Orientalism has probably never been seen as an ideology by most scholars. But since E. Said (Orientalism, 1979) defined it as a system of thought dominating the Western perception of the East, the ideological character of Orientalism is becoming increasingly clear. The present study intends to demask the language used in Gulf War news coverage as Orientalist. The U.S. being the leader of the international anti-Iraq coalition, the data material is taken exclusively from U.S. sources, i.e. TIME and NEWSWEEK magazines, covering the period preceding and following the war (July 90-March 91).
The "Idealized Cognitive Model" of Orientalism is characterized, on the one hand, by the view of Christianity (and Judaism) and Islam as antagonistic or competitive cultural-religious systems, and on the other hand, by the neo-colonial approach of the West toward the Middle East in an attempt to preserve vital national interests. The link between the ICM and the many conceptual metaphors is made by means of what P. Morgan, using a term introduced by E. Goffman, calls "frames" i.e. organizational premises (or scripts) in the mind that structure our activities or behaviour. The main function of the Orientalist frames is to maintain the asymmetry in the power relationship between the West and the Orient as well as the seemingly unavoidable incompatibility of the respective cultures and civilizations. As a theoretical and structural framework, Orientalism depends on two interdependent image frames, i.e. "frames of Self-presentation" by the West vs. "frames of Other-representation", i.e. the West's view of the East. Each frame is structured by conceptual metaphors as well as by other "linguistic mechanisms" that are rooted in an almost unchallenged belief in the superiority of Western culture and civilization over Oriental cultures and civilizations.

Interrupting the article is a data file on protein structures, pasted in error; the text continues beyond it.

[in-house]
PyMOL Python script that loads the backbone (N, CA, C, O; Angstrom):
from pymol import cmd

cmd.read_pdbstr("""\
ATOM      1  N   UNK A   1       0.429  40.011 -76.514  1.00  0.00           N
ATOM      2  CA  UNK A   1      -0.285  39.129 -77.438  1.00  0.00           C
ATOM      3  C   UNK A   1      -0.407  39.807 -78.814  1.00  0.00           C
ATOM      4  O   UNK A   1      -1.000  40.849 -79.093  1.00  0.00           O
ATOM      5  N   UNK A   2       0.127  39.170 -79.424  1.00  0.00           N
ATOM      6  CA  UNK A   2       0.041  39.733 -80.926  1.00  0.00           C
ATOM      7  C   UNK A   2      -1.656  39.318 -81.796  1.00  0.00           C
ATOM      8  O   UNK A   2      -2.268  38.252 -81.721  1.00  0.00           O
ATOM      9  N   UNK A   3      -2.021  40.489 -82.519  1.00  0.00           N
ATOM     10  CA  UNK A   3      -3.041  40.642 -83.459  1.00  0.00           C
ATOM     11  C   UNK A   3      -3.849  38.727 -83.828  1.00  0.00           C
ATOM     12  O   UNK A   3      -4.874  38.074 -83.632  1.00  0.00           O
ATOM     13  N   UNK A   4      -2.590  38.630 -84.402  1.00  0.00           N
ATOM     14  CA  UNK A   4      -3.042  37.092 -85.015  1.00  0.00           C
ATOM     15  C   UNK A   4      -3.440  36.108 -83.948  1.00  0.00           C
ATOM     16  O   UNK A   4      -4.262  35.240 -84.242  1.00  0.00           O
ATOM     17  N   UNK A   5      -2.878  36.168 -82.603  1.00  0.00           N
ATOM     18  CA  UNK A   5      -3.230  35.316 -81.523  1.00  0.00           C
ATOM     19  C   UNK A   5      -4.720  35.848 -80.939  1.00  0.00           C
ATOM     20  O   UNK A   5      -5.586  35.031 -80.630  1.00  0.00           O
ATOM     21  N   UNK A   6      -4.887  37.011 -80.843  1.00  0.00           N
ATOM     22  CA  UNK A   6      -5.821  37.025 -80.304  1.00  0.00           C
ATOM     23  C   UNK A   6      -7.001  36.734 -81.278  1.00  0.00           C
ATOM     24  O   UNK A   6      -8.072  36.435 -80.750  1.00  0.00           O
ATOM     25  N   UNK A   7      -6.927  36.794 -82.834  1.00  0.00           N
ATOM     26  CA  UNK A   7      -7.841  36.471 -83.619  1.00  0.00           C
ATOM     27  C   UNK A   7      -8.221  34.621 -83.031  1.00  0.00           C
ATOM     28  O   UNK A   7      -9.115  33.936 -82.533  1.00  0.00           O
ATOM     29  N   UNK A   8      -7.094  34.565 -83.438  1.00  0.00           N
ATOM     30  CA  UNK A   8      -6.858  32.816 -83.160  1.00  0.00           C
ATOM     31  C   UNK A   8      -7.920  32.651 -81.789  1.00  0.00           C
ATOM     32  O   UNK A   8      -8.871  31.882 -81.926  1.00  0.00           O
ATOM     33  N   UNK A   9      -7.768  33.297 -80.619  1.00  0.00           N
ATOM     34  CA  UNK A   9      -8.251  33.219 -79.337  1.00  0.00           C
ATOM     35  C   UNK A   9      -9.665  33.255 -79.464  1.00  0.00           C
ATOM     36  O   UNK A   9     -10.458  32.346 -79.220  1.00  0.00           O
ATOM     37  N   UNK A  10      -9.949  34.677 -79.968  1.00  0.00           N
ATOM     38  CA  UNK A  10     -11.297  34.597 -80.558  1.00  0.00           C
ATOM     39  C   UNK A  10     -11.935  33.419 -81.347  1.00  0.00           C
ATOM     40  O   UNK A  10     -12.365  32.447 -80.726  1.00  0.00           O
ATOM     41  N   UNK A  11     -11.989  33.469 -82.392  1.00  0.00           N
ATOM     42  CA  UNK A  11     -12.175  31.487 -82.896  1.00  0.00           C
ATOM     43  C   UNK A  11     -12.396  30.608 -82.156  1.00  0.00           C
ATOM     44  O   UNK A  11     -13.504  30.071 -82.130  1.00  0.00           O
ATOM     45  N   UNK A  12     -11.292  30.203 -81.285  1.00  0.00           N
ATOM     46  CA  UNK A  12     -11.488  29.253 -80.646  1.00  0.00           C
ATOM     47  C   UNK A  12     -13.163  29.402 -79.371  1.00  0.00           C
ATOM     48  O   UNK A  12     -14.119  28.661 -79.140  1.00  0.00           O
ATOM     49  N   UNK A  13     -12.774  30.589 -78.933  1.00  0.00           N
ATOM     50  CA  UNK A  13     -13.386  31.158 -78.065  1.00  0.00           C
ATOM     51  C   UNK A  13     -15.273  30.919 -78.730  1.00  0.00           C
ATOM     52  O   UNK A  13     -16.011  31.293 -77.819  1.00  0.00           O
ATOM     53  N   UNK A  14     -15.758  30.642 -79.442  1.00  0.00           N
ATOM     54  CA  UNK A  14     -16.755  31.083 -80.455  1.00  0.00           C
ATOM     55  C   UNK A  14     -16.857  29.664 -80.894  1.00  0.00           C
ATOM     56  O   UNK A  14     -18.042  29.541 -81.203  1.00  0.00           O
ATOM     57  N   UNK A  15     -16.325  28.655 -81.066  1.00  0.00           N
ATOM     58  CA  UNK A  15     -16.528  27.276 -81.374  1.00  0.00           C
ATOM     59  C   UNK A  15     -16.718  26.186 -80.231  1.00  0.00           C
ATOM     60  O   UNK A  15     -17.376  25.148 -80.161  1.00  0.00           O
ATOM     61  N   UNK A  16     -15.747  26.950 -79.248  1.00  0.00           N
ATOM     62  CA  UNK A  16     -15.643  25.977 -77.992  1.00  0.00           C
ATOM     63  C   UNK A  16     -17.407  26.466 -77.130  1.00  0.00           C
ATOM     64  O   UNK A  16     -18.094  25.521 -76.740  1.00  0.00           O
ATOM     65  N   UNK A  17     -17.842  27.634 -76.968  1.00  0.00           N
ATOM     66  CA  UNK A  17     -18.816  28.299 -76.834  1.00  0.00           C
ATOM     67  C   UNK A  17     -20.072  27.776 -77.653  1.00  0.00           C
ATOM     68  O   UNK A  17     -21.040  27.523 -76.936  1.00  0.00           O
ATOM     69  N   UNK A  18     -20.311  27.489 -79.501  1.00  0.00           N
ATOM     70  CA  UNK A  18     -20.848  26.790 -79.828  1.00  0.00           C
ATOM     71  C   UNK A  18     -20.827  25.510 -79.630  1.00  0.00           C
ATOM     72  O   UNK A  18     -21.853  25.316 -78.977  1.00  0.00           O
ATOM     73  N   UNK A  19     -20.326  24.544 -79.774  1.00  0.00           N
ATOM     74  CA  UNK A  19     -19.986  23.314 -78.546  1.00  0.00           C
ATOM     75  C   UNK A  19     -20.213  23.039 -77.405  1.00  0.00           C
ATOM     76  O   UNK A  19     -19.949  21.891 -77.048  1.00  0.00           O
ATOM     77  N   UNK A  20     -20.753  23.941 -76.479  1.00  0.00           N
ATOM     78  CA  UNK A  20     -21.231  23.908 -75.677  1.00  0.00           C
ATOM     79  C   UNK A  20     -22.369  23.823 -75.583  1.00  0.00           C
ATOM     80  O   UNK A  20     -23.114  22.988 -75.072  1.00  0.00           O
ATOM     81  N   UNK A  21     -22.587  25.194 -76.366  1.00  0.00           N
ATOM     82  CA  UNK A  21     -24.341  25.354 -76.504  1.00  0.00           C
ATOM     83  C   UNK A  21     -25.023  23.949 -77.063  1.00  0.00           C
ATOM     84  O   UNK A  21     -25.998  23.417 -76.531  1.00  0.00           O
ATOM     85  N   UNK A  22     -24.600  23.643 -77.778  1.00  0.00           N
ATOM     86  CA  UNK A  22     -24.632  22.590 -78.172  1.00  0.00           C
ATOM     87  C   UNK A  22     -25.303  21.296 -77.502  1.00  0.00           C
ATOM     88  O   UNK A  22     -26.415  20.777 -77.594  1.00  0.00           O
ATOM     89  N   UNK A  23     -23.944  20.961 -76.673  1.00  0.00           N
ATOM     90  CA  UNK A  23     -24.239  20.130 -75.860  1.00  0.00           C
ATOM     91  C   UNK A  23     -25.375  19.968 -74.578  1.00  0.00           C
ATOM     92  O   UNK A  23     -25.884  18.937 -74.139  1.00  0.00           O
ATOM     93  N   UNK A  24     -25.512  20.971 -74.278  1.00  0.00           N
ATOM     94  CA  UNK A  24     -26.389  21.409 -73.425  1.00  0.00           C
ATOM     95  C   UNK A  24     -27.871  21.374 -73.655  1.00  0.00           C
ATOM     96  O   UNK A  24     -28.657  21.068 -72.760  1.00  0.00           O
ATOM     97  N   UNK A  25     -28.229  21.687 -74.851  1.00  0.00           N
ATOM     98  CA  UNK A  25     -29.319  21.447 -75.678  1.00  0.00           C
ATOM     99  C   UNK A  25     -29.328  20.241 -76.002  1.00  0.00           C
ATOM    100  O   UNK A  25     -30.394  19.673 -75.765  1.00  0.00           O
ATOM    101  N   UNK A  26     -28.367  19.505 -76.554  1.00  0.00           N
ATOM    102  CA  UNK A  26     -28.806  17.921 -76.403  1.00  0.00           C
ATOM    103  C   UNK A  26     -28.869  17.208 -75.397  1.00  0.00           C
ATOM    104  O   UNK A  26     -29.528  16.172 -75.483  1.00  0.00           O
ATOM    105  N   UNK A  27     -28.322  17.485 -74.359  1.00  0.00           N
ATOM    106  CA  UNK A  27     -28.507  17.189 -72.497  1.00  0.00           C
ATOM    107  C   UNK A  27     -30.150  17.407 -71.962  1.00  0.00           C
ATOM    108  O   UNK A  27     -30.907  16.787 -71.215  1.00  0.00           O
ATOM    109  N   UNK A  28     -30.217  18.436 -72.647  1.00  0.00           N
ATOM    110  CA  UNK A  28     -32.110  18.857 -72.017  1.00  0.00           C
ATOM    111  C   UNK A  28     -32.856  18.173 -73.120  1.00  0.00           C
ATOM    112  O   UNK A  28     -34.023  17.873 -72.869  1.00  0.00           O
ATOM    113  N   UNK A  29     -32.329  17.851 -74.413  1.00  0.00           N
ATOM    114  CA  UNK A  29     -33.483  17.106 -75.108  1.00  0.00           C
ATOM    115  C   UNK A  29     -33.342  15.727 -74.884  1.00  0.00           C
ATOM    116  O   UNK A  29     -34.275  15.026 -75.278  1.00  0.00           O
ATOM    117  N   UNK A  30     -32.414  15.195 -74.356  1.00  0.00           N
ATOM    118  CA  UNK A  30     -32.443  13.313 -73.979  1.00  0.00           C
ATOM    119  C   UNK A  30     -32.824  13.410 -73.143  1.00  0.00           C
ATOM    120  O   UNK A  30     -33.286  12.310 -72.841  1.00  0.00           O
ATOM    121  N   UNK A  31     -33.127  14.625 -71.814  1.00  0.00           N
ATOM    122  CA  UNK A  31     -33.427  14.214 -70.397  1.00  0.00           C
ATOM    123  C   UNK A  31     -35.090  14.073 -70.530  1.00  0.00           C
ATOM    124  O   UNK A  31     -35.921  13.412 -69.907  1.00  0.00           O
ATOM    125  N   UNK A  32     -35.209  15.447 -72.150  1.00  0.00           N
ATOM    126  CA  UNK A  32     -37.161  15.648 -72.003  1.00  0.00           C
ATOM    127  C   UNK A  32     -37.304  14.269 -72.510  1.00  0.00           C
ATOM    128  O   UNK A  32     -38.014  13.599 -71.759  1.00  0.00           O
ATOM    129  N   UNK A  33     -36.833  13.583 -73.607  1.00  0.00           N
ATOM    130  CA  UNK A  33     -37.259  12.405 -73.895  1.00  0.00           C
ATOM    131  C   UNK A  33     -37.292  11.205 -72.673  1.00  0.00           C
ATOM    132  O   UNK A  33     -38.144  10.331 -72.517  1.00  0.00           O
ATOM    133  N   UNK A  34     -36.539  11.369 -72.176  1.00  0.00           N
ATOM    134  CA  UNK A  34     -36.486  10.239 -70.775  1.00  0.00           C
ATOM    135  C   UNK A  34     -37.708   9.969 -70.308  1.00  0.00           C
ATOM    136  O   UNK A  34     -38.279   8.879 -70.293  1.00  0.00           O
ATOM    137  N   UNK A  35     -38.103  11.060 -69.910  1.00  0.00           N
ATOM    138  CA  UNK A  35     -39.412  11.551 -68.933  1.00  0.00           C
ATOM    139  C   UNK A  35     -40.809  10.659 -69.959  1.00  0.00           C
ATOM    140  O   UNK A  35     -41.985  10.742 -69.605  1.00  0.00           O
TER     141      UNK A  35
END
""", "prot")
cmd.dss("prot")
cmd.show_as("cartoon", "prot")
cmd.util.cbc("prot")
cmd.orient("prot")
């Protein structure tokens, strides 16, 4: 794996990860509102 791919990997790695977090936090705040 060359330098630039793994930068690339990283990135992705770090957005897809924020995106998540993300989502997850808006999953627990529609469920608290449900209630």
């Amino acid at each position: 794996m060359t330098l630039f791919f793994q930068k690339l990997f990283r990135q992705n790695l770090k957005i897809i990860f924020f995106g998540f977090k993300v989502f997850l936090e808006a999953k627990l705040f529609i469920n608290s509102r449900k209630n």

Some of the frames and subframes used in the metaphorical warfare in the Persian Gulf were already presented at the Amsterdam ICLA conference, but now the ideological background and the link between this level, the level of frames and that of conceptual metaphors has been given a firm conceptual basis. Also a much more complete picture of Orientalist frames is presented. Among the most prominent contrasting frames are "Civilization vs. Barbarism", "Power vs. Weakness", "Maturity vs. Immaturity", "Rationality vs. Irrationality" and "Stability vs. Instability". Many of these frames include subframes that are coherently related to the major frames, e.g. "Standard vs. Deviation", "Allies vs. Kin", "Honesty vs. Deception", "Heroism vs. Cowardice", "Science vs. Religion", "Duty vs. Ambition", "Winner vs. Loser", "Flexibility vs. Inflexibility".
Amongst the commitments of Cognitive
Linguistics then is also a moral or political commitment. The
present paper follows this line. By exploring the role of Orientalism
as a culture-dependent system of thought in conceptualizing the
political reality in the Middle East in terms of imagery rooted
in the Orient's colonial past, the aim is to show that the contemporary
Euro-American approach to the Islamic Orient is still largely
based on the notion of cultural and ideological superiority.
Key words: Orientalism, East-West, frames of Self-presentation, frames of Other-representation, new world order, neo-colonialism.